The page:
Under the agreement Lite-On -- the world's third biggest manufacturer of CD/DVD drives -- will work with C3D to develop and produce FMD drives. C3D claims that FMD technology will mean that a disk no larger than a CD-ROM could hold 100GB of data. It is also working on a credit card-sized removable storage device with around 10GB capacity.
However, some experts believe that FMD is years away from fruition, and claim that other companies haven't shown much interest in getting involved. C3D's only other significant partner to date is Ricoh, with whom it intends to develop write-once, read-many (WORM) drives.
Dr Eugene Levich, chief executive officer of C3D, claimed that the tie-in with Lite-On will help to drive interest in FMD. "Their manufacturing and distribution leadership has the potential to enable FMD technology to quickly proliferate through premium brands, and help to establish FMD as a technology of choice for the next generation of removable storage devices," he said.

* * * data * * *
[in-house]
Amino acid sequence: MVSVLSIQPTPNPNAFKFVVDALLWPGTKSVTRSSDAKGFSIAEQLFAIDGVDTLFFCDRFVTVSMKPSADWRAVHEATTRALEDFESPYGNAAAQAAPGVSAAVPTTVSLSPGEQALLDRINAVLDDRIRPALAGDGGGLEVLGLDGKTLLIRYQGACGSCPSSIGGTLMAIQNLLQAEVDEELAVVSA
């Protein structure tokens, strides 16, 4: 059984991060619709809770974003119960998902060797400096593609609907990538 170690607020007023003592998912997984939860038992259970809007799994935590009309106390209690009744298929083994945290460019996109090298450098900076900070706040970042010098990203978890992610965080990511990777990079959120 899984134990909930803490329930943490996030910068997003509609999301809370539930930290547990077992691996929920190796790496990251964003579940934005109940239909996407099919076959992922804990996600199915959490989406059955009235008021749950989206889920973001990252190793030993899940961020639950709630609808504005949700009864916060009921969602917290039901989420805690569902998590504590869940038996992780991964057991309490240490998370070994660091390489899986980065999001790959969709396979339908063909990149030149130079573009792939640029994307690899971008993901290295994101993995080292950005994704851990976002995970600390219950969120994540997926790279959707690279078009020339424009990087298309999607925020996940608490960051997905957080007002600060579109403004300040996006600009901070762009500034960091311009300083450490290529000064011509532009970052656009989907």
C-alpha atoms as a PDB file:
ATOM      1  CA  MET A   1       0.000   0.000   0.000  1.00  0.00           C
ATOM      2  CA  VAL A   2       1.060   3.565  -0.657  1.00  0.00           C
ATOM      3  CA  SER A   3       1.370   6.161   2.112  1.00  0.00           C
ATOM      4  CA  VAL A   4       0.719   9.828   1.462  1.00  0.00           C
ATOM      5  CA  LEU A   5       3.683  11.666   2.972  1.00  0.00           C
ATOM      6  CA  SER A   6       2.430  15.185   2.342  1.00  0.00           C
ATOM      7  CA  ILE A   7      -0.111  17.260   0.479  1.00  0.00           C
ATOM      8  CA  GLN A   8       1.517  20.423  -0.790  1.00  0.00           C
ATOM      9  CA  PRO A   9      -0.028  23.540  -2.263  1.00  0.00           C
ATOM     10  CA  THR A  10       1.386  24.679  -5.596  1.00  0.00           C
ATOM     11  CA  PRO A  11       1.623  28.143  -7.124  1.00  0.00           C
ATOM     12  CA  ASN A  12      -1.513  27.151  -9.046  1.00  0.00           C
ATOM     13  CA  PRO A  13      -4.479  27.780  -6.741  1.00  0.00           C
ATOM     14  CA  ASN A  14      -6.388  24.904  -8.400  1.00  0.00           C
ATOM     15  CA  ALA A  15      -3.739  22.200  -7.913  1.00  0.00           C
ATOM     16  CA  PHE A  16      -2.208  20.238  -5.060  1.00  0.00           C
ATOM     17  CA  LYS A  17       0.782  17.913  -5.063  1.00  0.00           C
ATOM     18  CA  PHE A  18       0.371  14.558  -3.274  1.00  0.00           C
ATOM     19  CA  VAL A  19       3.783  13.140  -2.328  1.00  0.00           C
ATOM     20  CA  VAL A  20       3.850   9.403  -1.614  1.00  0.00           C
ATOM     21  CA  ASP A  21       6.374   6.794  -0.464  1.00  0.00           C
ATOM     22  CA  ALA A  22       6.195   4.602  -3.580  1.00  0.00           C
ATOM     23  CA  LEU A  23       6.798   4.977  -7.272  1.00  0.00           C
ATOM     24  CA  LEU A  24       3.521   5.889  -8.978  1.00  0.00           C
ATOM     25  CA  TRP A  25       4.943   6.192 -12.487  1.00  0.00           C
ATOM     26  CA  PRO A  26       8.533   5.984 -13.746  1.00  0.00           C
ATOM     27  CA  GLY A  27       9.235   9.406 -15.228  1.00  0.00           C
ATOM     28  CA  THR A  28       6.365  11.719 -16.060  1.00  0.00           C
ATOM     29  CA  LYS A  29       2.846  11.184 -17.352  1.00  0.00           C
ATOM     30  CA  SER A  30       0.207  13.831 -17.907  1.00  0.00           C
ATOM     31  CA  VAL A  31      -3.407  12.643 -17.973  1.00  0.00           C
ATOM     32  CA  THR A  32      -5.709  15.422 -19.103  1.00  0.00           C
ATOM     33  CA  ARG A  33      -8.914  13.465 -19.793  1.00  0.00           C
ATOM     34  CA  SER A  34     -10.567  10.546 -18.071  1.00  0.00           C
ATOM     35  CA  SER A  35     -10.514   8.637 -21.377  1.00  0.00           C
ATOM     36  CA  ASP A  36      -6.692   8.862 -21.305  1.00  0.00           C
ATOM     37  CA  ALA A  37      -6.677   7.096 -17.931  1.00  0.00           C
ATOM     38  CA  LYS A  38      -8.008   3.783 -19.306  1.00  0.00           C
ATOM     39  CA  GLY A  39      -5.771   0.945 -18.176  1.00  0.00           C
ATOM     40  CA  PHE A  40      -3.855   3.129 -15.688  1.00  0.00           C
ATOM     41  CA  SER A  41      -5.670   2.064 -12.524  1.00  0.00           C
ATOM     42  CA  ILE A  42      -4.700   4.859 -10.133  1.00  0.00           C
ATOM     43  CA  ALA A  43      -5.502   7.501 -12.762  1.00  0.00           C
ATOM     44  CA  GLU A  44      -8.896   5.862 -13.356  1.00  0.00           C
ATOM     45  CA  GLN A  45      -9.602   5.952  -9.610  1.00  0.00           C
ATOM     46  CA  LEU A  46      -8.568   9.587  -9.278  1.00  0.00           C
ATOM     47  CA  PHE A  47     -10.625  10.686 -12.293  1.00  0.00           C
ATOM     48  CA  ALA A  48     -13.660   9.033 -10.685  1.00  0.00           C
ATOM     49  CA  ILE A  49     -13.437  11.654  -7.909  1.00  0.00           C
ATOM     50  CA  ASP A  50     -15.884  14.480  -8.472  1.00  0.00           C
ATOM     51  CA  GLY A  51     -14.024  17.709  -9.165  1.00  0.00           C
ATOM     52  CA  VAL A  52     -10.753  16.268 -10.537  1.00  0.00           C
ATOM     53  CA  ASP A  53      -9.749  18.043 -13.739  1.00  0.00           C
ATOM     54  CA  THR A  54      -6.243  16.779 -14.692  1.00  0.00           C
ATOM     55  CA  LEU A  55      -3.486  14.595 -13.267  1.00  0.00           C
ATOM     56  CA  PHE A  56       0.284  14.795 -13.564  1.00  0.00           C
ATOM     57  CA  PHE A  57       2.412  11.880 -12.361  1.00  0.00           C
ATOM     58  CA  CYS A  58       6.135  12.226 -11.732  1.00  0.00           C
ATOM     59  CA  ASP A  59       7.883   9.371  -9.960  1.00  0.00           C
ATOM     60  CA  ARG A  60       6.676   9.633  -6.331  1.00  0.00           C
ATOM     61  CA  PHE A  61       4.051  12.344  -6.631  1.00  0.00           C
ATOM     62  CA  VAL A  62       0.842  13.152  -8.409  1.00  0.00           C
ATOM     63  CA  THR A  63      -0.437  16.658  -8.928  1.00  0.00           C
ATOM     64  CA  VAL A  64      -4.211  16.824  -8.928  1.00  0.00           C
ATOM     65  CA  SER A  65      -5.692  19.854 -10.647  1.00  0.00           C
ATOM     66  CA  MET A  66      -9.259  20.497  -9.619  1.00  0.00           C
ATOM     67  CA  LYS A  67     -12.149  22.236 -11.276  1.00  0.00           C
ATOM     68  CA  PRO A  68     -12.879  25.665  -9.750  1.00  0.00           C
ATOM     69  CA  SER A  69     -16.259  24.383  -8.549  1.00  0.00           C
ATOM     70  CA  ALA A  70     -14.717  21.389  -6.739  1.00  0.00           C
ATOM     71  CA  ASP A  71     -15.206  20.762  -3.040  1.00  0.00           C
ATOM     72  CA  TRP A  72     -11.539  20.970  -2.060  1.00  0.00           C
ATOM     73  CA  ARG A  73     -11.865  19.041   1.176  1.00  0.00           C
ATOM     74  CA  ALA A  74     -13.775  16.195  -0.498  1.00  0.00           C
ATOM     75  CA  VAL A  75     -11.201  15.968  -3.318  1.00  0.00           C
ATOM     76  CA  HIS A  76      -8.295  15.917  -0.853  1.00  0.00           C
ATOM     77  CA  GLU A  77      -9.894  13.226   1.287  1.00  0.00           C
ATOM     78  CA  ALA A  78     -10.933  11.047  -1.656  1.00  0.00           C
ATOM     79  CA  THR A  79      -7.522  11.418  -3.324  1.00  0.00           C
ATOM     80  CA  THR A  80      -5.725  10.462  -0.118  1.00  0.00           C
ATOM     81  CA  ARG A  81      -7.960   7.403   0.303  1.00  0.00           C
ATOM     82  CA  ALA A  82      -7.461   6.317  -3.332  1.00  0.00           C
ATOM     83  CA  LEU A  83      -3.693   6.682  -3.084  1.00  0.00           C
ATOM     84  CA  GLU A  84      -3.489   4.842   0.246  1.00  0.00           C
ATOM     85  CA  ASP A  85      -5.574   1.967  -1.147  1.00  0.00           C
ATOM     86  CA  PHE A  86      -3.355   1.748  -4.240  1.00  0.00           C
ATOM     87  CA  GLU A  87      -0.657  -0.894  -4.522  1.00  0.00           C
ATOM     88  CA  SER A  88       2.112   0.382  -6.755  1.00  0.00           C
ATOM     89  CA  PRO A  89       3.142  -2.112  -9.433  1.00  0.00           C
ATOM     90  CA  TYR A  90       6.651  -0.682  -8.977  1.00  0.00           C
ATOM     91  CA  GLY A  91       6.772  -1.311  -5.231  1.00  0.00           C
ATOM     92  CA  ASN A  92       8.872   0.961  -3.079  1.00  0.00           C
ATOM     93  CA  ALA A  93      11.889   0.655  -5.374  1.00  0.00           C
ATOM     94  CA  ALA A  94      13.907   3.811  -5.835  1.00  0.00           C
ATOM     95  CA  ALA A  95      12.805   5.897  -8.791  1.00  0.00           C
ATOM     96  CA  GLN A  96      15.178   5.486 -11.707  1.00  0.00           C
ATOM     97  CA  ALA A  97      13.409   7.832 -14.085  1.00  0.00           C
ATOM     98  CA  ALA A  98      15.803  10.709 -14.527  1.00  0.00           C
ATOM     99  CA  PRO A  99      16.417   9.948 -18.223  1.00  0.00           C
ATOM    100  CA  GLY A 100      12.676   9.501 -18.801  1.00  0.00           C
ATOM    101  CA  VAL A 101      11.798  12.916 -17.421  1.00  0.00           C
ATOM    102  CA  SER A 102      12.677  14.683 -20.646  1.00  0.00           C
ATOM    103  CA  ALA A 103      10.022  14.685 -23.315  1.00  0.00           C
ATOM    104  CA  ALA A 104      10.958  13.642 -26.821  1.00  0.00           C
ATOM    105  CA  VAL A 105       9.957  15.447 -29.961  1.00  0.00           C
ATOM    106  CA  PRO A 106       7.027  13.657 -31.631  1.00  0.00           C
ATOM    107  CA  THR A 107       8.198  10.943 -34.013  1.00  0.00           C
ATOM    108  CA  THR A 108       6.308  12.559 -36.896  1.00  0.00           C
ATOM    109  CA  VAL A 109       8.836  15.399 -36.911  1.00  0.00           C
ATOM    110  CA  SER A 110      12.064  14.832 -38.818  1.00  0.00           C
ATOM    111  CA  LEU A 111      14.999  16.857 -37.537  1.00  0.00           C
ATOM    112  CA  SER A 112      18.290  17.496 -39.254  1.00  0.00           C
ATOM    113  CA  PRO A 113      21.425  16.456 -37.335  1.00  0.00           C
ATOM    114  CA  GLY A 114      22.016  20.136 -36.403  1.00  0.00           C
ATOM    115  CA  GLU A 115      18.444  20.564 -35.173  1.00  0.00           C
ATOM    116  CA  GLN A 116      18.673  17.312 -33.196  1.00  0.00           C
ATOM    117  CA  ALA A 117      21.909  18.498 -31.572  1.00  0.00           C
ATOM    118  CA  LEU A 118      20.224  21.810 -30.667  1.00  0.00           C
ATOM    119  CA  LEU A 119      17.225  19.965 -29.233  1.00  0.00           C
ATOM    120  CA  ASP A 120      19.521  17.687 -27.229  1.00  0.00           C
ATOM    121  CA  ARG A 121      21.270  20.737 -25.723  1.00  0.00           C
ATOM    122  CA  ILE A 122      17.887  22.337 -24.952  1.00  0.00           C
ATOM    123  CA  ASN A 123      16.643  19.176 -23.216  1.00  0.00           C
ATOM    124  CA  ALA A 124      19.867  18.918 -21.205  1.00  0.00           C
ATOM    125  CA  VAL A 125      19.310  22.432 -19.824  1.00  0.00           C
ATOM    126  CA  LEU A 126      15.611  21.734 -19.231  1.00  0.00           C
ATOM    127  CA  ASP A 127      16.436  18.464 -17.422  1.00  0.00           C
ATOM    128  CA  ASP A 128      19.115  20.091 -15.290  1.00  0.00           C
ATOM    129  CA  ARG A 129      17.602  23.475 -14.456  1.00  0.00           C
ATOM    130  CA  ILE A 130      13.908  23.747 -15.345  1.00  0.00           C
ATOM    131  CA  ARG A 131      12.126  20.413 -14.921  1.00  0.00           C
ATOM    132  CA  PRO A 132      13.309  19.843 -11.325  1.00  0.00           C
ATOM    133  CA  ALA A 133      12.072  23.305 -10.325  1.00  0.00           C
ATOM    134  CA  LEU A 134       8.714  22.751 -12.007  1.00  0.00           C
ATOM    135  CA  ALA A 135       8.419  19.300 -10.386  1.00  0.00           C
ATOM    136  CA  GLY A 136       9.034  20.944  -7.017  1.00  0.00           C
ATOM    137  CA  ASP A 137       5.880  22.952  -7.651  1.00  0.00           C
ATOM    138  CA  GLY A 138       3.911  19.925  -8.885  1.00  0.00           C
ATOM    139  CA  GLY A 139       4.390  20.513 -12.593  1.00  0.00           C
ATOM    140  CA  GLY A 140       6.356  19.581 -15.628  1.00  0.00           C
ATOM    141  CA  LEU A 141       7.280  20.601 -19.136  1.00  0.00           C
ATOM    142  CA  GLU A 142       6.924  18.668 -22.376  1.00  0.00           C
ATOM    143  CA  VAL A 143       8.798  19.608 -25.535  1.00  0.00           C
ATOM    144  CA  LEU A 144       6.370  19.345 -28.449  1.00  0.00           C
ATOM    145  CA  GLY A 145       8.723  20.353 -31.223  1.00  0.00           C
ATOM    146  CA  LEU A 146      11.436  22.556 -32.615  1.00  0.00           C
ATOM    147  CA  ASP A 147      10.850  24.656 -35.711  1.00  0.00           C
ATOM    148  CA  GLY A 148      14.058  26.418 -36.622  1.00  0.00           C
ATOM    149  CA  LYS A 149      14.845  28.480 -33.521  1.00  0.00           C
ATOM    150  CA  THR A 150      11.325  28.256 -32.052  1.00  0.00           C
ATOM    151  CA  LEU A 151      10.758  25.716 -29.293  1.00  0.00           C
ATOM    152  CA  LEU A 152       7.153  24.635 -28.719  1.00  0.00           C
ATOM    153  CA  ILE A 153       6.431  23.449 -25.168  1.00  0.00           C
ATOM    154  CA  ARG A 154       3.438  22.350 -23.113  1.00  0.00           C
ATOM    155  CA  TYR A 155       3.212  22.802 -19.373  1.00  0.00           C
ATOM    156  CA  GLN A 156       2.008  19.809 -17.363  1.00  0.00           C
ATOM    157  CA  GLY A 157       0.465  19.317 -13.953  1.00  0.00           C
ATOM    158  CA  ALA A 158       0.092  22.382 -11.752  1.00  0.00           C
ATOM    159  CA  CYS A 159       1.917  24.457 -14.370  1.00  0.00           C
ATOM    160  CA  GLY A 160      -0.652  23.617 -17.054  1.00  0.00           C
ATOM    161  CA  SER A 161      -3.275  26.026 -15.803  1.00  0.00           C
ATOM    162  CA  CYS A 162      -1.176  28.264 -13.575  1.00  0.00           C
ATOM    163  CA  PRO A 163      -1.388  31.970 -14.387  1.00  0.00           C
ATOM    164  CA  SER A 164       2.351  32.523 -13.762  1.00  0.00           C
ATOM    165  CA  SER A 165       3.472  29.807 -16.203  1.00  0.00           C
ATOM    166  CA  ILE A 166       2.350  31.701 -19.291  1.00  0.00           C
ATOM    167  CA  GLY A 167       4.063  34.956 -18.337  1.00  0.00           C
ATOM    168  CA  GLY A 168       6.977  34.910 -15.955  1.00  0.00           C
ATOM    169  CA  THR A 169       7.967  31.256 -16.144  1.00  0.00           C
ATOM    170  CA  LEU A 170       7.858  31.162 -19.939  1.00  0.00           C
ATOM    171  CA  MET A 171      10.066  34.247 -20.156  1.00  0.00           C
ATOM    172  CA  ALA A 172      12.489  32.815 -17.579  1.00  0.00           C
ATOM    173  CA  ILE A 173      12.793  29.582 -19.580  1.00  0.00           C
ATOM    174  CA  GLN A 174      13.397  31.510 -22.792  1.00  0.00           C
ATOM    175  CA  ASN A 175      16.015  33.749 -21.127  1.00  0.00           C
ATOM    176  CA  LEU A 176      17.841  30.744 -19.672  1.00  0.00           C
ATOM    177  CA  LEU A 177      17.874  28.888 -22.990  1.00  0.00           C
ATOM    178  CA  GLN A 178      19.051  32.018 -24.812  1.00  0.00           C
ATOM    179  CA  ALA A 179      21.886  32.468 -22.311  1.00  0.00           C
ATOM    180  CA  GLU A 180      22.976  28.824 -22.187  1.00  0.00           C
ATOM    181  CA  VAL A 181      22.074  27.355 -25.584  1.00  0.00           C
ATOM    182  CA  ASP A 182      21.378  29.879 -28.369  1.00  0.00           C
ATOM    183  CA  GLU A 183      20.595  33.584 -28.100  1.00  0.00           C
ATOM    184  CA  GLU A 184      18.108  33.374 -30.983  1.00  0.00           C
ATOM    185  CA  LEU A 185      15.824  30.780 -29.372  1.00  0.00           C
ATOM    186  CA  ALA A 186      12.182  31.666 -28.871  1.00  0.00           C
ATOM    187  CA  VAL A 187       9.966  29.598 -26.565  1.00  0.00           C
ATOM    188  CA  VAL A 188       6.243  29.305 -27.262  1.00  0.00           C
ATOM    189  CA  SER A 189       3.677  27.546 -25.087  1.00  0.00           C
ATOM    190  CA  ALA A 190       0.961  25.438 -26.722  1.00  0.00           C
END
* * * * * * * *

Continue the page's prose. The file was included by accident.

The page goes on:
FMD discs hold many times more data than a standard DVD because data is stored on multiple layers within each track, each of which can hold 4.7GB. These layers are coated with fluorescent material. Because there isn't interference between layers on an FMD disc, it's theoretically possible to store data on one hundred layers.
The company hopes to have products on sale by the end of 2001, starting with 10GB removable storage devices for digital cameras. The 100GB disks are scheduled for early 2002, and will be twenty-layer FMD disks.
However, at a recent demonstration to analysts and journalists in London C3D only showed off a prototype five-layer FMD disk.
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